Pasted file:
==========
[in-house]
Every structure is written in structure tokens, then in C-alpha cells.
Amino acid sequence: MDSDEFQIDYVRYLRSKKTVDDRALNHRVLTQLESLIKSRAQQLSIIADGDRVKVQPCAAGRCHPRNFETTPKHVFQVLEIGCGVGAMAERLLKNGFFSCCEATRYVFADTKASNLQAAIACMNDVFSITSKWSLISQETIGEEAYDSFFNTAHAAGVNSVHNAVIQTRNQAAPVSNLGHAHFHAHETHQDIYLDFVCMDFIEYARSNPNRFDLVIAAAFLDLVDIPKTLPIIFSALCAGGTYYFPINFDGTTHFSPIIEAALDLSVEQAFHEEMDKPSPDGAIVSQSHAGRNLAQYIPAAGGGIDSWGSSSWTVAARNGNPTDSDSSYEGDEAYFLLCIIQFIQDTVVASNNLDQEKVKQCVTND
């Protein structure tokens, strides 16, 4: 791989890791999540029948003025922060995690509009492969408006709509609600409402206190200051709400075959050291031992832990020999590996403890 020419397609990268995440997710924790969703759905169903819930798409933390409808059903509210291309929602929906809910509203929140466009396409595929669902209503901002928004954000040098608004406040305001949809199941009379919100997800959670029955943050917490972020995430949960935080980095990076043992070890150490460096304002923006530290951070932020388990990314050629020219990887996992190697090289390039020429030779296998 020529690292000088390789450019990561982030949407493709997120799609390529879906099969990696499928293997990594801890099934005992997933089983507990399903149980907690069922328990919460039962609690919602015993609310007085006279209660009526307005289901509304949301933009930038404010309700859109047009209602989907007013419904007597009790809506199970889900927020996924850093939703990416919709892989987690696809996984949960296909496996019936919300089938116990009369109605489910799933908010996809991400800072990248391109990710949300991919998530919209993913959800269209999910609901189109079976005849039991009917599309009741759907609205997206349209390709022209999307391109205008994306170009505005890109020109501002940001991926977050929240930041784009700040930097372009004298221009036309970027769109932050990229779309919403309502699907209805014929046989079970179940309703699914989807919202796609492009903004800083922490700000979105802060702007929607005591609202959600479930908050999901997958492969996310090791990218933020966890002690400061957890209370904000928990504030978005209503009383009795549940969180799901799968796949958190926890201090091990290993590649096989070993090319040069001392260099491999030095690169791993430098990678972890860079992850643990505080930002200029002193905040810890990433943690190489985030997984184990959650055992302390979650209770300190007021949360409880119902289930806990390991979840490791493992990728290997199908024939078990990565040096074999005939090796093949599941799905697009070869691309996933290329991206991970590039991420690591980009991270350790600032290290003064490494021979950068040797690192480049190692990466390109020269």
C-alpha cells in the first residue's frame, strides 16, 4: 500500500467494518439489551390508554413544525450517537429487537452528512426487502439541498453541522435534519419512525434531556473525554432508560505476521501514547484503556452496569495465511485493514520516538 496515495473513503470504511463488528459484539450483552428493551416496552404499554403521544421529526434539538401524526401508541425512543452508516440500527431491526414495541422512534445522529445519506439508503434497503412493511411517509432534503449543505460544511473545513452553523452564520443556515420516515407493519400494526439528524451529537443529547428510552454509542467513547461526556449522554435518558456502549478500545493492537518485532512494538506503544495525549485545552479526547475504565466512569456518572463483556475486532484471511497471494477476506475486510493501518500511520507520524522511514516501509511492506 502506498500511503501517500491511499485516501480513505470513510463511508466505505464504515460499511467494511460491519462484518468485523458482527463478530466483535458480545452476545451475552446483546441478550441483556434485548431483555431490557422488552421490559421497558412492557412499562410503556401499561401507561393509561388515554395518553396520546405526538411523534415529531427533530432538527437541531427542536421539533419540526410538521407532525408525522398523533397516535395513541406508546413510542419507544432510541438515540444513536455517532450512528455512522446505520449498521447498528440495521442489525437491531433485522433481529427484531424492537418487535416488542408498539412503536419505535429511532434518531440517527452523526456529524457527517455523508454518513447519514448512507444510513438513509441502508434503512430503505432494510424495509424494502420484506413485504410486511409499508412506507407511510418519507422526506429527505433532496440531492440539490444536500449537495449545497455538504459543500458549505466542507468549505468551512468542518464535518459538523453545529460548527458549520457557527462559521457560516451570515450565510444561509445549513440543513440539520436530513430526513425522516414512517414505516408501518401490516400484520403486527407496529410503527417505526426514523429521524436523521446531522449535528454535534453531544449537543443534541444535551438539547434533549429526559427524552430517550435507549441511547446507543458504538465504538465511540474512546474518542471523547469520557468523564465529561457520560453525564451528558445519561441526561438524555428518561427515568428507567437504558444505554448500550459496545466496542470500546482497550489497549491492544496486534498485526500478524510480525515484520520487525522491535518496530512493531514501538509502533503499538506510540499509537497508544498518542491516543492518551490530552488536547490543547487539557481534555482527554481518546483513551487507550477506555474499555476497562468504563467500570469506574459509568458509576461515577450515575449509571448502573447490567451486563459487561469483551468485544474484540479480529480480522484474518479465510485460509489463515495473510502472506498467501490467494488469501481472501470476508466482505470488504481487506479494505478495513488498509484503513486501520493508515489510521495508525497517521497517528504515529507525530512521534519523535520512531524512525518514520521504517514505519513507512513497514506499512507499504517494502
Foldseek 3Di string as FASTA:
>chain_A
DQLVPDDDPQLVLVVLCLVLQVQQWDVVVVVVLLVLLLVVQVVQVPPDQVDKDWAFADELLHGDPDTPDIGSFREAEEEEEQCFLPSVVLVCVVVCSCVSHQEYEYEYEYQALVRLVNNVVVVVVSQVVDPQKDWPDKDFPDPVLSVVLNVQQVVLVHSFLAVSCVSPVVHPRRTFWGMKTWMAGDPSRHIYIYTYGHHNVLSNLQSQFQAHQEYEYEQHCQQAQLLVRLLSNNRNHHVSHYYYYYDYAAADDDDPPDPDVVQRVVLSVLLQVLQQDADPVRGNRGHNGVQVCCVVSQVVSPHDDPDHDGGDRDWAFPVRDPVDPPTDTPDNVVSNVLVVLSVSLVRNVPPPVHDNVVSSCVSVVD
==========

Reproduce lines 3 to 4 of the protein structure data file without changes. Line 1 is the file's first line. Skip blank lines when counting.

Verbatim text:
Amino acid sequence: MDSDEFQIDYVRYLRSKKTVDDRALNHRVLTQLESLIKSRAQQLSIIADGDRVKVQPCAAGRCHPRNFETTPKHVFQVLEIGCGVGAMAERLLKNGFFSCCEATRYVFADTKASNLQAAIACMNDVFSITSKWSLISQETIGEEAYDSFFNTAHAAGVNSVHNAVIQTRNQAAPVSNLGHAHFHAHETHQDIYLDFVCMDFIEYARSNPNRFDLVIAAAFLDLVDIPKTLPIIFSALCAGGTYYFPINFDGTTHFSPIIEAALDLSVEQAFHEEMDKPSPDGAIVSQSHAGRNLAQYIPAAGGGIDSWGSSSWTVAARNGNPTDSDSSYEGDEAYFLLCIIQFIQDTVVASNNLDQEKVKQCVTND
């Protein structure tokens, strides 16, 4: 791989890791999540029948003025922060995690509009492969408006709509609600409402206190200051709400075959050291031992832990020999590996403890 020419397609990268995440997710924790969703759905169903819930798409933390409808059903509210291309929602929906809910509203929140466009396409595929669902209503901002928004954000040098608004406040305001949809199941009379919100997800959670029955943050917490972020995430949960935080980095990076043992070890150490460096304002923006530290951070932020388990990314050629020219990887996992190697090289390039020429030779296998 020529690292000088390789450019990561982030949407493709997120799609390529879906099969990696499928293997990594801890099934005992997933089983507990399903149980907690069922328990919460039962609690919602015993609310007085006279209660009526307005289901509304949301933009930038404010309700859109047009209602989907007013419904007597009790809506199970889900927020996924850093939703990416919709892989987690696809996984949960296909496996019936919300089938116990009369109605489910799933908010996809991400800072990248391109990710949300991919998530919209993913959800269209999910609901189109079976005849039991009917599309009741759907609205997206349209390709022209999307391109205008994306170009505005890109020109501002940001991926977050929240930041784009700040930097372009004298221009036309970027769109932050990229779309919403309502699907209805014929046989079970179940309703699914989807919202796609492009903004800083922490700000979105802060702007929607005591609202959600479930908050999901997958492969996310090791990218933020966890002690400061957890209370904000928990504030978005209503009383009795549940969180799901799968796949958190926890201090091990290993590649096989070993090319040069001392260099491999030095690169791993430098990678972890860079992850643990505080930002200029002193905040810890990433943690190489985030997984184990959650055992302390979650209770300190007021949360409880119902289930806990390991979840490791493992990728290997199908024939078990990565040096074999005939090796093949599941799905697009070869691309996933290329991206991970590039991420690591980009991270350790600032290290003064490494021979950068040797690192480049190692990466390109020269």